Finally Ruth Towse took us on an historical journey through the changes in musical copyright and business models. Using data from Spain, Italy, and Britain, the project tracks the effect of changes in copyright and in the production and consumption of music on business models. Historically, the Church, and opera companies, financed a lot of music so there was little need to print, but this changed with the advent of home use and public concerts (which were not allowed in the UK until the 1850s). Nowadays, broadcasting and on-demand streaming are also added into the mix. Towse also discussed the international nature of the music industry, and how this affects publishing models. She pointed out that music piracy is actually the most basic and persistent of business models throughout history. Printed music was sold by peddlars on the streets, and the diversity of supply was impossible to control, until retails models were developed. Copyright in music took a long time to establish, and it has changed a lot over time. The project also looks at how rights are exploited by music publishers; the effects of digitisation on this area have not yet been fully explored.
In response, Graevenitz pointed out that the talks had been very copyright focussed, and wondered if there are other ways of making the money that is necessary for continued production of content. It may be true that students nowadays don’t pay for music, but they do pay for concerts, posters, t-shirts, and so on. It was also questioned whether a greater access to justice means that lots of people end up going to court, and whether that was really a good thing. If people had a greater understanding of what it means to not actually make any money from creativity, would they be more willing to pay? McMaster pointed out that it was the case for most musicians that if they could actually make enough money from their music, they would not pursue other careers. He gave the history of his band’s career with regards to signing to labels, digitisation, and copyright. The position today is that they still make a loss from records, but it is made up by performances, marketing and so on. Most musicians accept that people are going to illegally share and post music, and that they are never going to be able to stop people doing it. With all of these points in mind, looking at different business models is the best way forward for the music industry.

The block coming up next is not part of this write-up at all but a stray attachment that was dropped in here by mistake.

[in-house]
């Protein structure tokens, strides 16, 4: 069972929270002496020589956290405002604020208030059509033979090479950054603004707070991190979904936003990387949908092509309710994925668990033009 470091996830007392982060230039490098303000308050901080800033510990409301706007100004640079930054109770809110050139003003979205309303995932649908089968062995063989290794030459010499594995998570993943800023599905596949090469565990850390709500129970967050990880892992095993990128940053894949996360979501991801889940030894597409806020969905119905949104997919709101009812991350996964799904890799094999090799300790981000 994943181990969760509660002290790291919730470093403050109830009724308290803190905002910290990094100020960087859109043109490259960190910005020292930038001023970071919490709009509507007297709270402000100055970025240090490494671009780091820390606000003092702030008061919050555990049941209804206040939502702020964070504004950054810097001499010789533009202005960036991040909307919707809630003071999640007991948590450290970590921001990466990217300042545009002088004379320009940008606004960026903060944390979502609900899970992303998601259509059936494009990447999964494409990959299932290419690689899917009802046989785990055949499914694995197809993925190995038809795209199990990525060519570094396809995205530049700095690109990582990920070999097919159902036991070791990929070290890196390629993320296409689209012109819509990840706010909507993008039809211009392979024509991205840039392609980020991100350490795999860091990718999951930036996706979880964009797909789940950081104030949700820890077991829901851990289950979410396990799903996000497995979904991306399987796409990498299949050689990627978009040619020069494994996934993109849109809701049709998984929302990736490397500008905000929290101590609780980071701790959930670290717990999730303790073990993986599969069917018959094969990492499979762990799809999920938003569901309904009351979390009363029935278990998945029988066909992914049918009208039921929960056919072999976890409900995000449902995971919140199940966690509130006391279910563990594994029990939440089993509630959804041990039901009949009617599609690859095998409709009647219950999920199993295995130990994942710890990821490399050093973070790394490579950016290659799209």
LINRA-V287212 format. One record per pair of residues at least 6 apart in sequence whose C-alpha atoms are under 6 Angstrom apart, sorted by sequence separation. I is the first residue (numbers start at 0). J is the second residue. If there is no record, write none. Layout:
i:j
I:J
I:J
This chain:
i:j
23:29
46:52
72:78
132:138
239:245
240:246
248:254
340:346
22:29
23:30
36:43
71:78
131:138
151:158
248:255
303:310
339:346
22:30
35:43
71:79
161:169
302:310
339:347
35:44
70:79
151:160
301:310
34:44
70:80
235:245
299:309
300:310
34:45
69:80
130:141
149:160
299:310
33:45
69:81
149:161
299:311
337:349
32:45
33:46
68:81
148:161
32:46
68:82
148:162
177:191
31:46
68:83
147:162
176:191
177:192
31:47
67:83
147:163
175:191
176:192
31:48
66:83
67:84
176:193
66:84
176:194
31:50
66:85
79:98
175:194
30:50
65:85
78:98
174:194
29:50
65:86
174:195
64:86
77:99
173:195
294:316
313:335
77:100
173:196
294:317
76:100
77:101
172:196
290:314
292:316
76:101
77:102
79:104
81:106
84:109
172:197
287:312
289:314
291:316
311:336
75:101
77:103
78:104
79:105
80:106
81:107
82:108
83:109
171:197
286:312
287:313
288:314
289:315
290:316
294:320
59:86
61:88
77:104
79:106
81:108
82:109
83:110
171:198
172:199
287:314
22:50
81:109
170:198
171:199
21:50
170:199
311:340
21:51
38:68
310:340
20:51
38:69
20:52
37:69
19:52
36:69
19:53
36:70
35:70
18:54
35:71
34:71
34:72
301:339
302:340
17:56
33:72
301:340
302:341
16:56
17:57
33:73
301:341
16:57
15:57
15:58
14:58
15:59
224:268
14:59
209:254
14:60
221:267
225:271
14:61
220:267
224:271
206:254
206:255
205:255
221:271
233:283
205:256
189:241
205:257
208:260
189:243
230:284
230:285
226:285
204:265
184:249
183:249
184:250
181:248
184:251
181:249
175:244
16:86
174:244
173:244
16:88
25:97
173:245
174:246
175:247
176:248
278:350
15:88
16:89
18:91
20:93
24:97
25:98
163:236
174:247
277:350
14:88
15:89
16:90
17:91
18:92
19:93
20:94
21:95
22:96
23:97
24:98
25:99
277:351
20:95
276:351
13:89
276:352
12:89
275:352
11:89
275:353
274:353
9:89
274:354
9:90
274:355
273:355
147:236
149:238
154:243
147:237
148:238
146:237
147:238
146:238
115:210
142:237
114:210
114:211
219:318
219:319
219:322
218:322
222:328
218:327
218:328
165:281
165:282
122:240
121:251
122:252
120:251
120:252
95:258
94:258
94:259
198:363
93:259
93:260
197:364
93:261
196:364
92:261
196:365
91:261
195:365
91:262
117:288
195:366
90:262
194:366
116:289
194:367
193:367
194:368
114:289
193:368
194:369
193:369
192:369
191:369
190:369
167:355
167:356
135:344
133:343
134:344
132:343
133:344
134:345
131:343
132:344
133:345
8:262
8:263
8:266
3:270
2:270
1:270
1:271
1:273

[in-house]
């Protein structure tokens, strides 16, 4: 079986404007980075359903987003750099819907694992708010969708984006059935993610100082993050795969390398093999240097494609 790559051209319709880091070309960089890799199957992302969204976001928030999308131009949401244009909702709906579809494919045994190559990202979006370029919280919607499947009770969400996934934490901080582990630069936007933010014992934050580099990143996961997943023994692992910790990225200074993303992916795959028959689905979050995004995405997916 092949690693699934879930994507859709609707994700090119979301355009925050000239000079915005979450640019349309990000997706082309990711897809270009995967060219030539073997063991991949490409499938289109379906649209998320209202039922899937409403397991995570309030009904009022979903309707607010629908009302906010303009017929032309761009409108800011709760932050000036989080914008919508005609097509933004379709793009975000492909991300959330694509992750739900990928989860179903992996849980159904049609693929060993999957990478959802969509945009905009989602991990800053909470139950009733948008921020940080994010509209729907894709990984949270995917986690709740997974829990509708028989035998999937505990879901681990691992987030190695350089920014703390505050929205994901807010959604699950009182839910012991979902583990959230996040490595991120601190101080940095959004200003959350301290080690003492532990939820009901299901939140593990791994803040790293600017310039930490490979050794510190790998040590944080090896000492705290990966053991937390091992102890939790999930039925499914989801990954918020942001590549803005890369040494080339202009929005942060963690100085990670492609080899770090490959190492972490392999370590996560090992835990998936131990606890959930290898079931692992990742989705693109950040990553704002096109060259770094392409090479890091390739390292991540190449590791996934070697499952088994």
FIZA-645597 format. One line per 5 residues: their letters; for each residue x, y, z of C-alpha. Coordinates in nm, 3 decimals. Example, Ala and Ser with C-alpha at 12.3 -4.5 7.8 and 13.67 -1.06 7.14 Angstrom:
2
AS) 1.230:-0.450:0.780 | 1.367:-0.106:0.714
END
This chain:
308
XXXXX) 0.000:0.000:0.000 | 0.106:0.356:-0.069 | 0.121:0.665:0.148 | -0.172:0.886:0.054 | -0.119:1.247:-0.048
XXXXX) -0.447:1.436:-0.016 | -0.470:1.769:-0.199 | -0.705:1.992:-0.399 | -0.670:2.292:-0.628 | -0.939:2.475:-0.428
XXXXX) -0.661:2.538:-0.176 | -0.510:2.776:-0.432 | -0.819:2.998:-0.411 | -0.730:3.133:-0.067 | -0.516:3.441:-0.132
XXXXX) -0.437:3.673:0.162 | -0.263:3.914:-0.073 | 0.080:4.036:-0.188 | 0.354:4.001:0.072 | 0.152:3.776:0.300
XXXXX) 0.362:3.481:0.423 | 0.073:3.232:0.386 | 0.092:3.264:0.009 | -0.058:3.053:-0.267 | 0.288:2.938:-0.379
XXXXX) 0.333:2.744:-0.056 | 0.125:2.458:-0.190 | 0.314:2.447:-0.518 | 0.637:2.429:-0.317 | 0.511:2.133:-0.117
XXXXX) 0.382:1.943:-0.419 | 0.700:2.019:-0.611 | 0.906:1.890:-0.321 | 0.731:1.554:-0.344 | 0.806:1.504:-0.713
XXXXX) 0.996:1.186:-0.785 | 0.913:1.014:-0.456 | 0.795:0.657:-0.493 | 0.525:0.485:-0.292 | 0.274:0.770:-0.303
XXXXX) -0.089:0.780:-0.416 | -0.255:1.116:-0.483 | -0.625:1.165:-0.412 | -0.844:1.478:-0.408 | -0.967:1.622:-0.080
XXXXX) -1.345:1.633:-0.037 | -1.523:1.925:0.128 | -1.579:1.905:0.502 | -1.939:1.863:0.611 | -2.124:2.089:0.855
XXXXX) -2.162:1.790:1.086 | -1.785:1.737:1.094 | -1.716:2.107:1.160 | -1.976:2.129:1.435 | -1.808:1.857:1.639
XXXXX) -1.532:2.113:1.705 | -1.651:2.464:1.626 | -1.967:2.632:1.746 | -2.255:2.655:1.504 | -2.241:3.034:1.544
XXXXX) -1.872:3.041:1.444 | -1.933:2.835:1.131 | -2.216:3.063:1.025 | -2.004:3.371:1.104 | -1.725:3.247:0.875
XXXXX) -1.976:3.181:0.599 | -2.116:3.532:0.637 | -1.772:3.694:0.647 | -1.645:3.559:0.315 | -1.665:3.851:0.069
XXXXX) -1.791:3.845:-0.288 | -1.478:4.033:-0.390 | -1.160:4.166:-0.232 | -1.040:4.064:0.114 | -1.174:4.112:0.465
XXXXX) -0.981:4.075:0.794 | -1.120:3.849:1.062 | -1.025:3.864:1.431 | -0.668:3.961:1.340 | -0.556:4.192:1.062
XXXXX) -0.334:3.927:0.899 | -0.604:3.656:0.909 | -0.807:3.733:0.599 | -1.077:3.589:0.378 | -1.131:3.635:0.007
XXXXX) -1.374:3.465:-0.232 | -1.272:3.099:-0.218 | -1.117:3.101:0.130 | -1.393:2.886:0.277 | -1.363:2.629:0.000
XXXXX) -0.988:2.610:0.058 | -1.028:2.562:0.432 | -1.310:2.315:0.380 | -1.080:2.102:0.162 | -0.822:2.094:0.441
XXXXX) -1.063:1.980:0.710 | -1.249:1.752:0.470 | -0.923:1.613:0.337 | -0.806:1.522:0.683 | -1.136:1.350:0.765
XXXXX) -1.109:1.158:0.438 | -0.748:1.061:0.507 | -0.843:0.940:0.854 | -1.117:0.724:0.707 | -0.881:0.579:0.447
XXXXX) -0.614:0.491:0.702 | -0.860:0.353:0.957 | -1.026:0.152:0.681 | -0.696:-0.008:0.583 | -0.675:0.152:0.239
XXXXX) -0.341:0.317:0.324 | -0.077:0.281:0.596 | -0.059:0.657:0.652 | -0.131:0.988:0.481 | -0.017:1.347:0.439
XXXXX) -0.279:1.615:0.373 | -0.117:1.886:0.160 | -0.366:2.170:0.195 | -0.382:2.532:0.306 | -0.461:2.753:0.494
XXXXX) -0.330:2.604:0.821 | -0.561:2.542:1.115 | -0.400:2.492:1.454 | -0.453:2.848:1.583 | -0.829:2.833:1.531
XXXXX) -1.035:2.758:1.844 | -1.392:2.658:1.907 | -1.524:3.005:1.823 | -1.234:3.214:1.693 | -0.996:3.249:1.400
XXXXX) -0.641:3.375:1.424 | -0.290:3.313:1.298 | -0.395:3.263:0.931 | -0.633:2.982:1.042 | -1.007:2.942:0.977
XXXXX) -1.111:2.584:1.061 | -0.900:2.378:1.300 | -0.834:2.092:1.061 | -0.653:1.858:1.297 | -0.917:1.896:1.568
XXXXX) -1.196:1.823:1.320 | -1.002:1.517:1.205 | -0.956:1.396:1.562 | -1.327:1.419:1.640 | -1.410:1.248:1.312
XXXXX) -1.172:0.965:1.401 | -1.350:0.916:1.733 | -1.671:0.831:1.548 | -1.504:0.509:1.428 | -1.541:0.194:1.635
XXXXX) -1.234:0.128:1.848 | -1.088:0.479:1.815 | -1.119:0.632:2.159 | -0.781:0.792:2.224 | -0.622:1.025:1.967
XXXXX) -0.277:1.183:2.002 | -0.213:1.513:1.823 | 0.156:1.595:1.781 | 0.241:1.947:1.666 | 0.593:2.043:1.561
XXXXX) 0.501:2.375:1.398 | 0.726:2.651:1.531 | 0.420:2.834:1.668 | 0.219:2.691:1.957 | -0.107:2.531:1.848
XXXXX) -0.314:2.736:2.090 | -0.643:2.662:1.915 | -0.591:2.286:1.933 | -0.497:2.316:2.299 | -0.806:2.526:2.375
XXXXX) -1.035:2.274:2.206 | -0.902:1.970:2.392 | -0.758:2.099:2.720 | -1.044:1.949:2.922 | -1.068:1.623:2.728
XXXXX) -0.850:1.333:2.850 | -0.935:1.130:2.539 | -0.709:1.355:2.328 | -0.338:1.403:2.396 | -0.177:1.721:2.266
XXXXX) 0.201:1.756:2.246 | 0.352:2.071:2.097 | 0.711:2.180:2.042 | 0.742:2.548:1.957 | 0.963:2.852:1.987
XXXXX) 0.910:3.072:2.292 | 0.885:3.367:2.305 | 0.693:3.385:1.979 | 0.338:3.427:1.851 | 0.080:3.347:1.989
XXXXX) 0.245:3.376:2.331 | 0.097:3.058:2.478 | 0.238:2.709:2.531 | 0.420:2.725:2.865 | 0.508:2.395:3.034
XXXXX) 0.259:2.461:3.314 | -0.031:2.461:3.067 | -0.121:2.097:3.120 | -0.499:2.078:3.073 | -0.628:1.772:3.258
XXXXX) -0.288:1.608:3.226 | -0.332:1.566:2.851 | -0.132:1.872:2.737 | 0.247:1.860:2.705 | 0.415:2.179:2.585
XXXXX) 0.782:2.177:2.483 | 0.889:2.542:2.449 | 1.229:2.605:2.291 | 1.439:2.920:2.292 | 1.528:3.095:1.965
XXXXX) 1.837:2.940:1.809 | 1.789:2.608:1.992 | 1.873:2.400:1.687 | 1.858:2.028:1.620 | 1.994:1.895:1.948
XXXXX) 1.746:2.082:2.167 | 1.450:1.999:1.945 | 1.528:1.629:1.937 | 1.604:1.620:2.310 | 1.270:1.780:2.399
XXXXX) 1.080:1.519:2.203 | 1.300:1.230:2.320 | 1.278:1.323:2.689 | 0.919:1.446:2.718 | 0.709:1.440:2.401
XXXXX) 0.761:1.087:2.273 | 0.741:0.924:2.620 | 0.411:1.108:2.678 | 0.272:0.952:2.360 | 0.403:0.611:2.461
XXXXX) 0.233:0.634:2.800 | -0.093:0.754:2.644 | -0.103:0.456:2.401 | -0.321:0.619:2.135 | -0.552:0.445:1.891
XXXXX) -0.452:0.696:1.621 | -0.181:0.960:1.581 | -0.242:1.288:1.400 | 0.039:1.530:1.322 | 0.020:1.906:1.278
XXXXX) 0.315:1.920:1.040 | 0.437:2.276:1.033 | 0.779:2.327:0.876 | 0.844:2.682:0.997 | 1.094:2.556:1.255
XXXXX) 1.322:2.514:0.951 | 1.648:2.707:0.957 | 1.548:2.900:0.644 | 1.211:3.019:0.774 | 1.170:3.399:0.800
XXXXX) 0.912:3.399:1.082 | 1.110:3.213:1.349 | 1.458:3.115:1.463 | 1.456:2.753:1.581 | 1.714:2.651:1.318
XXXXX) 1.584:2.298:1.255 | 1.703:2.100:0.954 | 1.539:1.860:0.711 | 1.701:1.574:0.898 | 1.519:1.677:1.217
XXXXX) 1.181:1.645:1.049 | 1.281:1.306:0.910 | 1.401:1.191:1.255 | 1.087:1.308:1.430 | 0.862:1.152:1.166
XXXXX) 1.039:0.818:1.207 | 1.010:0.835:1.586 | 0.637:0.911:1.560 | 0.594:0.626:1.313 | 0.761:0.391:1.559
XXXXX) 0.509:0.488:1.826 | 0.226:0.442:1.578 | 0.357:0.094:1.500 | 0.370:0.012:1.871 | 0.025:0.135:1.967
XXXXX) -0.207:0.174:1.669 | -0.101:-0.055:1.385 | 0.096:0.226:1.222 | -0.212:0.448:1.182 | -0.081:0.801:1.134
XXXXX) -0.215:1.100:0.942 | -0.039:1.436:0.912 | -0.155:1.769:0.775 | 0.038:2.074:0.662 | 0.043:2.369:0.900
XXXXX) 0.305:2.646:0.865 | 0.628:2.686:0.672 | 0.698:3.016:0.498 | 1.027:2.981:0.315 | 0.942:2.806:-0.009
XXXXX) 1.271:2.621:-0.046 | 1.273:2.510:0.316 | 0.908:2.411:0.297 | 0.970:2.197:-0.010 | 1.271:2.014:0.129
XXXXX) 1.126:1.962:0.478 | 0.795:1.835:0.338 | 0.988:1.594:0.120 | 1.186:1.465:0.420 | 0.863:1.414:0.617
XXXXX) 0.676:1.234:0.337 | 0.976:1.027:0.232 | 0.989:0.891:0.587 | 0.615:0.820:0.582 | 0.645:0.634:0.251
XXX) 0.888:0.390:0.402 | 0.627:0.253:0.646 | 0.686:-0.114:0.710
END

The session ended with questions from the audience. There was lively discussion around morality, the links between consumer and creator views, and what was meant by originality. This was followed by a suggestion with regards to unlawful file-sharing that perhaps people who are more enthusiastic about film both download more and buy more, so perhaps companies can actually sell more effectively to those people. The conversation also turned to quality of collecting societies and the reliability of data that can be provided by them; there was agreement that they need to be reformed although some do perform well. It was also noted that the agencies can only work with the data they can collect, and other countries do not always provide comprehensive information. The panel ended with a few smaller points, including a comparison of printed dance steps with printed music, and consideration of instrument making. Overall, this was an interesting panel with varied topics introduced, and it was concluded that new business models are important and needed, and well worth studying.